Pho Bang

(VARIETY) The name is back (it's called Pho Bang again), presumably to reflect another change of venue: This time it's Re-bar, which should make better digs for Seattle's favorite (and only) vainglorious hipster-trash cabaret than Sit & Spin did. Re-bar is dingier and more open, and even offers a full liquor bar now. The sexy, multimedia Tracy + the Plastics will headline tonight's big event, while Ursula & the Androids and Jackie & the Control Tops will be doing their usual psychodramatic art/drag-rock damage. (Re-bar, 1114 Howell St, 233-9873, 10 pm, $6.) JEFF DeROCHE

Mala Noche

(FILM) Gus Van Sant's aesthetic concerns--male beauty and the longing that accompanies it; Portland's grimy glamour--were laid out perfectly in his low-budget black-and-white 1985 debut about a man's obsessive love for an indifferent drifter. Based on the bildungsroman à clef by Walt Curtis, PDX's degenerate poet laureate (he will attend the screening), Noche is its own work, but feels at times like a rough draft for Van Sant's masterpiece, My Own Private Idaho, right down to the lead actor's uncanny resemblance to River Phoenix in certain shots. (911 Media Arts, 1117 Yale Ave N, 682-6552, 8 pm, $6.) SEAN NELSON

The 42nd Floor/ Double Climax

(THEATER) Elastic solo performer K. Brian Neel twists his body into a wealth of contortions, sometimes playing multiple characters, sometimes capturing impossible events. In The 42nd Floor, Neel plays a man dreaming that he's falling from the top of a building; as he passes each floor, he sees things that suggest something is horribly awry in his waking life. Double Climax is a one-man film noir, flush with cheap sex and sudden violence. Neel performs more often at theater festivals around the U.S. and Canada (where he earns rave reviews) than in Seattle, so seize this rare opportunity to check him out. (The 42nd Floor plays Fri at 8 pm; Double Climax is Sat at 8 pm; Chamber Theatre, 915 E Pine, 4th floor, 706-4088, $10 suggested donation. Plus: Beer and food served after the show.) BRET FETZER

Neil Halstead

(MUSIC) When Mojave 3 played the Crocodile very close to this time last year, most who attended the show would refer to it months later as the most crystalline-sounding, romantic live music event of 2001. Mojave 3 singer Neil Halstead has a lovely voice, full of the kind of ache that makes a love song haunting but never cloying. His solo stint tonight should present the songs off his new album, Sleeping on Roads, in sparkling, devastating clarity. (Tractor Tavern, 5213 Ballard Ave NW, 789-3599, 9 pm, $10/$12.) KATHLEEN WILSON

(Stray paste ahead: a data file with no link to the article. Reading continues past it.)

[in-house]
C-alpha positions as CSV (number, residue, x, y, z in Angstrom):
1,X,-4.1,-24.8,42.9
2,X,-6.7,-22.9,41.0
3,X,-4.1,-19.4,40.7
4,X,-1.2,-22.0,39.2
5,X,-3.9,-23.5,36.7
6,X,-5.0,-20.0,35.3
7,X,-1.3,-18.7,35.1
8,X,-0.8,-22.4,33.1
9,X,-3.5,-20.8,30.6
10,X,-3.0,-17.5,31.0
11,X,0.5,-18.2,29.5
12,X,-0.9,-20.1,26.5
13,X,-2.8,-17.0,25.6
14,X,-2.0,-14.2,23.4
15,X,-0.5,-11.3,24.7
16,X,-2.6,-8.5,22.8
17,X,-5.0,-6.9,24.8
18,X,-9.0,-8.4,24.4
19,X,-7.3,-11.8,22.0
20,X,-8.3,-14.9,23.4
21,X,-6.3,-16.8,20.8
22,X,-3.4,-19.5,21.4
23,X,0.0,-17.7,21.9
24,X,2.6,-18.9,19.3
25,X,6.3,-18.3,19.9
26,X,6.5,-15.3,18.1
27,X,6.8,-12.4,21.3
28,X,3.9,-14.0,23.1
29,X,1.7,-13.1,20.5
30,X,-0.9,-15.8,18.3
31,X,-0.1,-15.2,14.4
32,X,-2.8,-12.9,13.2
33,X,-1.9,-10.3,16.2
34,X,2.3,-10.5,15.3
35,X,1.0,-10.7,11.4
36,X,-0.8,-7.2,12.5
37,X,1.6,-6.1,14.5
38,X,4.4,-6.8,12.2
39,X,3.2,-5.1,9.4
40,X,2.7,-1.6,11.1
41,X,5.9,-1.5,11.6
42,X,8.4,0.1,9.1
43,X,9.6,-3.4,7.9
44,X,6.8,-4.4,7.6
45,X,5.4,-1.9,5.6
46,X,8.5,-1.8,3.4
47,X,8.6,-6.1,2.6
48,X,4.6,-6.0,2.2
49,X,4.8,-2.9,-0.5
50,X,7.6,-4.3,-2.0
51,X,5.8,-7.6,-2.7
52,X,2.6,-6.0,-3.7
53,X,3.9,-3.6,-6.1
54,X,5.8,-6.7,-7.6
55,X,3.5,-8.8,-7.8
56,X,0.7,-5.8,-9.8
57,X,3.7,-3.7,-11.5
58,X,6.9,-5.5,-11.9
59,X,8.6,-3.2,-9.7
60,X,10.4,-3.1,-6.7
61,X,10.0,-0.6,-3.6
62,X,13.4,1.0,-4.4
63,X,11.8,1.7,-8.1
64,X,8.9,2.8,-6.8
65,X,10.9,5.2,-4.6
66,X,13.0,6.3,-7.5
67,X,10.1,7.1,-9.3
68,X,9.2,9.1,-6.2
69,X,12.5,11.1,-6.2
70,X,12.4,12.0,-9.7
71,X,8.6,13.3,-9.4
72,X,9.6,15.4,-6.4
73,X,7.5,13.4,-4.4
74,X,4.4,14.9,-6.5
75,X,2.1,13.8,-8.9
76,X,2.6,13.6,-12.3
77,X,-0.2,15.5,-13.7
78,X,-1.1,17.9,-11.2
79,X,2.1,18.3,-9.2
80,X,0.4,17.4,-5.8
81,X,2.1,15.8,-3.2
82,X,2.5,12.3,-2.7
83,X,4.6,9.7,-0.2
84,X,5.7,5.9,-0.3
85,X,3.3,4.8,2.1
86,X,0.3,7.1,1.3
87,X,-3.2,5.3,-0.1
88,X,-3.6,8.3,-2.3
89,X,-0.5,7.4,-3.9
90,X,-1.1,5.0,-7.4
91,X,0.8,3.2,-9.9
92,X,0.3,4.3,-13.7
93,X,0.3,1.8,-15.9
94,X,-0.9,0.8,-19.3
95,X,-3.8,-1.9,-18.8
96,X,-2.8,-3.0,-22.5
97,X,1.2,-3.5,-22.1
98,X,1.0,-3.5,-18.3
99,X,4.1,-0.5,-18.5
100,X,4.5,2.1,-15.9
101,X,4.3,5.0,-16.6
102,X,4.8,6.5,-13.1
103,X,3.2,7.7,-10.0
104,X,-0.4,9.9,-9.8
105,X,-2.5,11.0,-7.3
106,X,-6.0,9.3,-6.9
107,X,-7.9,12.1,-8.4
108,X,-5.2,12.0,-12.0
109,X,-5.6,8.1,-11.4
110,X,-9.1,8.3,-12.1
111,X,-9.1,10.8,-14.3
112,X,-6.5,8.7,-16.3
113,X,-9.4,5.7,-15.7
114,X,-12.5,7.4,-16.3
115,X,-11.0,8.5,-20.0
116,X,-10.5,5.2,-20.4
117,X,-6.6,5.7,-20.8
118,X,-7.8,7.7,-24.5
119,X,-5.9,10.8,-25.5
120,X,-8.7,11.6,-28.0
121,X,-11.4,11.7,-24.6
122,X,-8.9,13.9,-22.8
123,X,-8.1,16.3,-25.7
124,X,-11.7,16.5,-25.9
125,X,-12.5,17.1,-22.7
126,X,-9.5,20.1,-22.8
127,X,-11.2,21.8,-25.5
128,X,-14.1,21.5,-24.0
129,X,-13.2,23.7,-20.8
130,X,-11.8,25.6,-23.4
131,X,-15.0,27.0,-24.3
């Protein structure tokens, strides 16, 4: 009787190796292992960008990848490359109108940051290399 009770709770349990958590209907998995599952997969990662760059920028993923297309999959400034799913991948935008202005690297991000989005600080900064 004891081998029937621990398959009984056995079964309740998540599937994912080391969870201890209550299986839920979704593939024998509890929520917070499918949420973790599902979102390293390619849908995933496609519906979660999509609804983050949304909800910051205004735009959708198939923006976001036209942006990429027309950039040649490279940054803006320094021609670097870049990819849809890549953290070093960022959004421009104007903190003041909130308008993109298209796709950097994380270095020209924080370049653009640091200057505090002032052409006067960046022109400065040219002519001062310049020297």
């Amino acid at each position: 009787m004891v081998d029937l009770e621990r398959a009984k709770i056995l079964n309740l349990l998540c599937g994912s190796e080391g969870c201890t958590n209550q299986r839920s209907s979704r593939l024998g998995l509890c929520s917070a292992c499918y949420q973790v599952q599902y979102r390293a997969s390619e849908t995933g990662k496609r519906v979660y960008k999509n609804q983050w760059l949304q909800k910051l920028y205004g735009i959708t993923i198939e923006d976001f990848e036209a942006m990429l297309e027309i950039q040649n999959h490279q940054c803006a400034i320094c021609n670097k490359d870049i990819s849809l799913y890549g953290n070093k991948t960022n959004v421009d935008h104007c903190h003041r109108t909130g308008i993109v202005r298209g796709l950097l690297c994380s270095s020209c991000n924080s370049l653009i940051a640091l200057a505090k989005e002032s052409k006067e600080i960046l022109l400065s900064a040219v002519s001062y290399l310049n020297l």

(MUSIC) Desaparecidos is a new five-piece rock band fronted by Bright Eyes' Conor Oberst, and the project does indeed rock, via colorful power pop that's layered with keyboards and then shot through with Oberst's insistent, from-the-gut vocals. As with Bright Eyes, the songs are sprawling and urgent, but where Bright Eyes is a more intimate and self-referential outlet for the young songwriter, Desaparecidos aims at political observation (urban development, consumerism, etc.), which at times illuminates the singer's naiveté. Regardless, Oberst puts on an inordinately good live show; and within the context of a fired-up rock format, he will likely be heated and deeply invested in the spectacle. You'll want to see that. (Paradox Theater, 5510 University Way NE, 8 pm, $8.) JEFF DeROCHE

Nega Mezlekia

(READING) Regrettably, this reading happens during Black History Month. Firstly, Black History Month is a cold month; secondly, black history doesn't need a designated month. So, Ethiopian Canadian author Nega Mezlekia's reading of his new book, The God Who Begat a Jackal, is fascinating for reasons other than its useless connection to the shortest and coldest month of the year. Mezlekia's novel is set in sunny 17th-century Ethiopia--a world ordered by black aristocrats, priests, and peasants. Mezlekia's writing is solid, and his book provides a rare and enchanting vision of pre-colonial Africa. (Elliott Bay Book Company, 101 S Main St, 624-6600, 7:30 pm, free.) CHARLES MUDEDE

'Populi' and other David Russo films

(FILM) As any regular reader of this paper can tell you, I don't know much about art. But I know I like the experimental art cinema of David Russo--not so much for the abstract, subjective ideas expressed in the works (interesting though they are), but because of the relentless kinetic energy of those ideas. Eggs and Soup and Ode To Crude are longtime faves, but Populi, which will apparently be shown at the new football stadium before games, is an order-of-magnitude jump for the artist. It may even be enough to make you want to root for the Seahawks. (The Little Theatre, 610 19th Ave E, 675-2055, 8 pm, $7.) SEAN NELSON